Do mummy and daddy know best?

Ashley X, treatment and whether parents always make the right choices for their children

The recent headlines about ‘Ashley X’, the girl who was given hormones to prevent her growth, not to mention a hysterectomy, threw up the usual conflict between the medical establishment and its critics which arises in such cases.

However, I was struck by another opposition it reflected, one that is seldom discussed, and that is the one between disabled people and our parents. By this, I do not mean arguments within the family, although no doubt many took place in every type of household over Christmas, but rather between the distinct lobbying groups which represent each party but have rarely been acknowledged.

Disabled people have generally expressed opposition to the ‘treatment’, which has been condemned by the Disability Rights Commission and the charity, Scope, while there have been many messages of support on the website set up by Ashley’s parents, from people in similar situations.

Such differences of opinion seem obvious and yet are somehow elusive in most of the media reports. This is nothing new. When journalists deign to obtain the views of interest groups at all, they usually fail to specify which particular lobby is being represented. It is probably overly generous to say that they do not consider it important enough to mention. It is rather more likely that they are just unaware of the difference.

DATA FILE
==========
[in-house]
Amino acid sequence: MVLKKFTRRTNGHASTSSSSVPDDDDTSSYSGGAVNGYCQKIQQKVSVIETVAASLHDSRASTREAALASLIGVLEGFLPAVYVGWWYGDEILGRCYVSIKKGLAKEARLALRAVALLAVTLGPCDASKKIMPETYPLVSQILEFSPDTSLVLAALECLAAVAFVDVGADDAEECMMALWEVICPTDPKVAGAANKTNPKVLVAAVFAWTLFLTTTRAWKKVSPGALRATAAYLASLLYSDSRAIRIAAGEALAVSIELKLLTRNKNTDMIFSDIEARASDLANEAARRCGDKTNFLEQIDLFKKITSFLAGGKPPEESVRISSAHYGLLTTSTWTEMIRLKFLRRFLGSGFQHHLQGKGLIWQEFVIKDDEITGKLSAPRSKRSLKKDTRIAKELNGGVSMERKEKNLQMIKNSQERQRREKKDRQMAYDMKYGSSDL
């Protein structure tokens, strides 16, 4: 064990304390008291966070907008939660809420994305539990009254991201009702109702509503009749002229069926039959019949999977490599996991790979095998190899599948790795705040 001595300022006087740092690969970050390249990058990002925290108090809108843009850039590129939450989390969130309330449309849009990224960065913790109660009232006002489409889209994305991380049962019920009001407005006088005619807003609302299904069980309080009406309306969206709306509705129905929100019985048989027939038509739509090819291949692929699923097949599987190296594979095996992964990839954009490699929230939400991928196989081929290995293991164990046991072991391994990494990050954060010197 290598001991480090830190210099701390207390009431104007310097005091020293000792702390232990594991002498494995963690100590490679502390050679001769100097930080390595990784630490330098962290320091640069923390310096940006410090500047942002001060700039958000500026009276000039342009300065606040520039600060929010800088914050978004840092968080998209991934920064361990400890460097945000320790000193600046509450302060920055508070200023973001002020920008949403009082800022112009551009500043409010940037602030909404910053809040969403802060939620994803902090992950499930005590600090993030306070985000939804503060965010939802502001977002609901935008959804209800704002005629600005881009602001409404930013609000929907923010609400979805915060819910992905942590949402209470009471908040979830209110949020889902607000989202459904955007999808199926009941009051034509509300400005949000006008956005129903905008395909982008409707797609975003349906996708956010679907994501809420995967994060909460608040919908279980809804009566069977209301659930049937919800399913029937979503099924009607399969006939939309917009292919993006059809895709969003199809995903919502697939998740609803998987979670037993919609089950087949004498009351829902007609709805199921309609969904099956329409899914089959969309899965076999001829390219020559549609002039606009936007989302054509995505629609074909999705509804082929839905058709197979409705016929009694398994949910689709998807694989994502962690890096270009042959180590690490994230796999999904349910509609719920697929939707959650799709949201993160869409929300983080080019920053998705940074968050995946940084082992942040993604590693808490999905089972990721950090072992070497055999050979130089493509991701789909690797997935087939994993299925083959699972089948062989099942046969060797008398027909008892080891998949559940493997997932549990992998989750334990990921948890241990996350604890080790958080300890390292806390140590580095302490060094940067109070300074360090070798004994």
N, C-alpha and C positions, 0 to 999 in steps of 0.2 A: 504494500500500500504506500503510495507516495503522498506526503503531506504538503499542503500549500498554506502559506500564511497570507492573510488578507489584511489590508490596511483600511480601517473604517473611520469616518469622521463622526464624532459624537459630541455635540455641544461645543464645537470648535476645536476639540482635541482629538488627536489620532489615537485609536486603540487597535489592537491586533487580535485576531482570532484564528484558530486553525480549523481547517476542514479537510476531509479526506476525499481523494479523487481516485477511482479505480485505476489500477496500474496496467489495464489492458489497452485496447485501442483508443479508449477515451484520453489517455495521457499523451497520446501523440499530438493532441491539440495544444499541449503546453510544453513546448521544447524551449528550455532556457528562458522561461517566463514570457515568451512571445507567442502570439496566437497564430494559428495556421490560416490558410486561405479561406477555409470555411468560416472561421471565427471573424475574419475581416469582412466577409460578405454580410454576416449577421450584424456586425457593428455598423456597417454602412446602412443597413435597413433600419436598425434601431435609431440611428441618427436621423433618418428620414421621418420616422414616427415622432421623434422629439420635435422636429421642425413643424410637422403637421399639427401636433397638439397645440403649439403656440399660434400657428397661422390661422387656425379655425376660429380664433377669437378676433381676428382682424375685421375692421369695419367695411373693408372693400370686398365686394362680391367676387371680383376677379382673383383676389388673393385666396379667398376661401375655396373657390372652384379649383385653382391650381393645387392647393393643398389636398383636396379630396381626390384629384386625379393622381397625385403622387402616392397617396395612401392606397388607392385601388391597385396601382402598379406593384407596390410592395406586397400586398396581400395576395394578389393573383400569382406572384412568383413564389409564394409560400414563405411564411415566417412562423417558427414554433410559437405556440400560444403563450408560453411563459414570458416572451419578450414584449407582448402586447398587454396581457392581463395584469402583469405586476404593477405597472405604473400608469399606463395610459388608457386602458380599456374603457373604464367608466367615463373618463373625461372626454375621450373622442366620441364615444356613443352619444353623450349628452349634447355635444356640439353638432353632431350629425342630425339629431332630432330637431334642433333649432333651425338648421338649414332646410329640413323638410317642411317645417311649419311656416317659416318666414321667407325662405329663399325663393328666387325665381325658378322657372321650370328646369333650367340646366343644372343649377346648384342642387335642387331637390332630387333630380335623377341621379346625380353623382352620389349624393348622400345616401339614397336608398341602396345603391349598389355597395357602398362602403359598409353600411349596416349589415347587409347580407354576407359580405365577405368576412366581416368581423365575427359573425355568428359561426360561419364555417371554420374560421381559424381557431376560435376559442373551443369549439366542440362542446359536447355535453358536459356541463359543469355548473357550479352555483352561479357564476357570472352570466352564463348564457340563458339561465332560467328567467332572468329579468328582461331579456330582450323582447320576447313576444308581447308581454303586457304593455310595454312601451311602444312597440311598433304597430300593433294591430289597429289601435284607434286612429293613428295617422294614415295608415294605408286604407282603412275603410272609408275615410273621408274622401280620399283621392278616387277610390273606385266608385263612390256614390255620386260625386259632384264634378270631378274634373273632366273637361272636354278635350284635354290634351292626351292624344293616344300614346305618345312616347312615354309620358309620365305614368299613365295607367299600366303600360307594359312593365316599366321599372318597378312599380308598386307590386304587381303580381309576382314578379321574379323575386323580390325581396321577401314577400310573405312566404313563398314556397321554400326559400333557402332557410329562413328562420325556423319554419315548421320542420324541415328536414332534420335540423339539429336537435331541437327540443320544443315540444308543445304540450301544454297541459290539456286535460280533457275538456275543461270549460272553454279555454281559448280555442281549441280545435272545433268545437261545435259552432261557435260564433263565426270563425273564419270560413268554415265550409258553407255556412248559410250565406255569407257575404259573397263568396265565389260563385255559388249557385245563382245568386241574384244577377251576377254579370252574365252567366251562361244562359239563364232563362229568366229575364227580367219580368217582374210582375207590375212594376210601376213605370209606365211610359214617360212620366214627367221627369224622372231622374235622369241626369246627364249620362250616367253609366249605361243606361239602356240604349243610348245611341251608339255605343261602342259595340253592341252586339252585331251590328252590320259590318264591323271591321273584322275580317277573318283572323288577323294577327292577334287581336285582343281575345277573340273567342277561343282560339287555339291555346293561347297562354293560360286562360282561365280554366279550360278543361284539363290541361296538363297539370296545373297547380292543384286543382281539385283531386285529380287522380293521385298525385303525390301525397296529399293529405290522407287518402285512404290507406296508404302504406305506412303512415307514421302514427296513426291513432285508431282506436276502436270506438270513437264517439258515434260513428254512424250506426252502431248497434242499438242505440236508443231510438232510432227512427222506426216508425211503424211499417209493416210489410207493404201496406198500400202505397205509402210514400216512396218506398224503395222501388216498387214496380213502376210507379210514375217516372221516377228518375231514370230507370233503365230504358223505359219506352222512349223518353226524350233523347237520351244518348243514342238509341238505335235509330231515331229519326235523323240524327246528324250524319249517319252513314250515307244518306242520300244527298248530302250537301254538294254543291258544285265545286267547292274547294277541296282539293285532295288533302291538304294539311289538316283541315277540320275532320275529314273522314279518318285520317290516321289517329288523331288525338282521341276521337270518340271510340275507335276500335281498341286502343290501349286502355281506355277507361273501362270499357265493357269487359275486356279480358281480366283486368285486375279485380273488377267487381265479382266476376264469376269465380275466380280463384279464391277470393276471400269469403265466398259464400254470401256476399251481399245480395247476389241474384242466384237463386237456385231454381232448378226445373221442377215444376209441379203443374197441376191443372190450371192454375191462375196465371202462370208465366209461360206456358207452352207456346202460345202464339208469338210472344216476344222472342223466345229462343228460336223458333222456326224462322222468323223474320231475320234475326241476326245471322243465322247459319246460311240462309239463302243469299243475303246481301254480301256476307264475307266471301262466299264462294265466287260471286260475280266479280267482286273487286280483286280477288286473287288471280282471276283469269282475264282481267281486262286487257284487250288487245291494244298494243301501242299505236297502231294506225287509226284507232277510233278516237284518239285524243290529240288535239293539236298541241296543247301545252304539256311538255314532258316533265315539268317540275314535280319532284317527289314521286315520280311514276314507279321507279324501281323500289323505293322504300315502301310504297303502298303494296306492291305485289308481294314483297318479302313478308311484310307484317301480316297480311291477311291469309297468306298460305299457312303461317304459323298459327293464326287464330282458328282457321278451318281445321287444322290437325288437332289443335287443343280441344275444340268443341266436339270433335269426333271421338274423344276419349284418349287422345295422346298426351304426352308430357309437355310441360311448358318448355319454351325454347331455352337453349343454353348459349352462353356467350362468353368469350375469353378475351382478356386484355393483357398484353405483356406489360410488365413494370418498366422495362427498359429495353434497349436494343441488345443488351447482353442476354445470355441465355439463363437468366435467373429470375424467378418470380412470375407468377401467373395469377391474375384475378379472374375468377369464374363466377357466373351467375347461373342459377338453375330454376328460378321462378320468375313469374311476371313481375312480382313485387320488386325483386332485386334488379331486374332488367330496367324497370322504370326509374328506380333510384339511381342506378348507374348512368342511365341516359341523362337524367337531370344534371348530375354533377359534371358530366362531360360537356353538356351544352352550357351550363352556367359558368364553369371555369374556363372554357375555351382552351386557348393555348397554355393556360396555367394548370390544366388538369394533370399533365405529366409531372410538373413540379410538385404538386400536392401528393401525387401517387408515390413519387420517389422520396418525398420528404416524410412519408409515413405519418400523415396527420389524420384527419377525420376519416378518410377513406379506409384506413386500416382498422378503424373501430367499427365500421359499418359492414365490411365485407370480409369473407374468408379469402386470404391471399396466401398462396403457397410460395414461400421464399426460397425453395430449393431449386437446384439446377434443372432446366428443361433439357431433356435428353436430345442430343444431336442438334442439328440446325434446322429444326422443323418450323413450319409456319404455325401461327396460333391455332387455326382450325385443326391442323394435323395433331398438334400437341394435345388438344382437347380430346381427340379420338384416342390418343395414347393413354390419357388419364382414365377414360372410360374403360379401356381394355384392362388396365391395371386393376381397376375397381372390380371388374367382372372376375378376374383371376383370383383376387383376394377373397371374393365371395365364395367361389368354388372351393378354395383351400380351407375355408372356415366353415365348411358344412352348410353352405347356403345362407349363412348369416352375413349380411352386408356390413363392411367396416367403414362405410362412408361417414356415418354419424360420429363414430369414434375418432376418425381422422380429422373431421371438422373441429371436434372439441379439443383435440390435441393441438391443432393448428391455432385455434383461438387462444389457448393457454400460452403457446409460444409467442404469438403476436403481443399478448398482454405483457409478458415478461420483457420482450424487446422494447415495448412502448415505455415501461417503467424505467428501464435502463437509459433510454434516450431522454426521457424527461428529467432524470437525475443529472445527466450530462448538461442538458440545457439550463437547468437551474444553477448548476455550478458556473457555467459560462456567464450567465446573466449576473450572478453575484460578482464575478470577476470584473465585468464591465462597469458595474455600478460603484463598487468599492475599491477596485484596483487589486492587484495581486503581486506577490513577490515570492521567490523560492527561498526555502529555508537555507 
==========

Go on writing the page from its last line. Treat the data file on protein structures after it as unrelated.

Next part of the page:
There are important consequences. For example, charities such as the National Autistic Society were founded by the parents of disabled children and often continue to reflect the views of these members in their press releases. The imaginative scares about vaccinations originate largely from parents, while most autistic people simply observe from a position somewhere between indifference and incredulity.

Nevertheless, there are also occasions in which the disability rights orthodoxy is overly harsh and the views of parents provide a useful corrective. When Ruth Kelly decided to send her seriously dyslexic son to a public school, rather than a local comprehensive, she could be accused of betraying her party’s principle of integration as well as that of a free state education. On the other hand, there is sometimes a bittersweet necessity to put your own child first and your politics second.

The reaction of David Cameron, whose son has cerebral palsy, was telling. Rather than play party politics, he decided to respect her choice, wisely keeping his own options open for the future. I find myself in the same boat.

As I grow older, fortunately not prevented by oestrogen from doing so, and I start to contemplate the possibility of one day having a family of my own, I gain more sympathy for parents of disabled children and the tough decisions that they face. After all, it is highly probable that my children will inherit some autistic traits and I do not yet want to rule out any possibilities for their education. It is sensible that groups representing disabled people and our parents should try to come to a mutual understanding. We agree on a large number of issues and, even where we do not, it is often assumed we do, so we can only benefit from knowing where the other stands.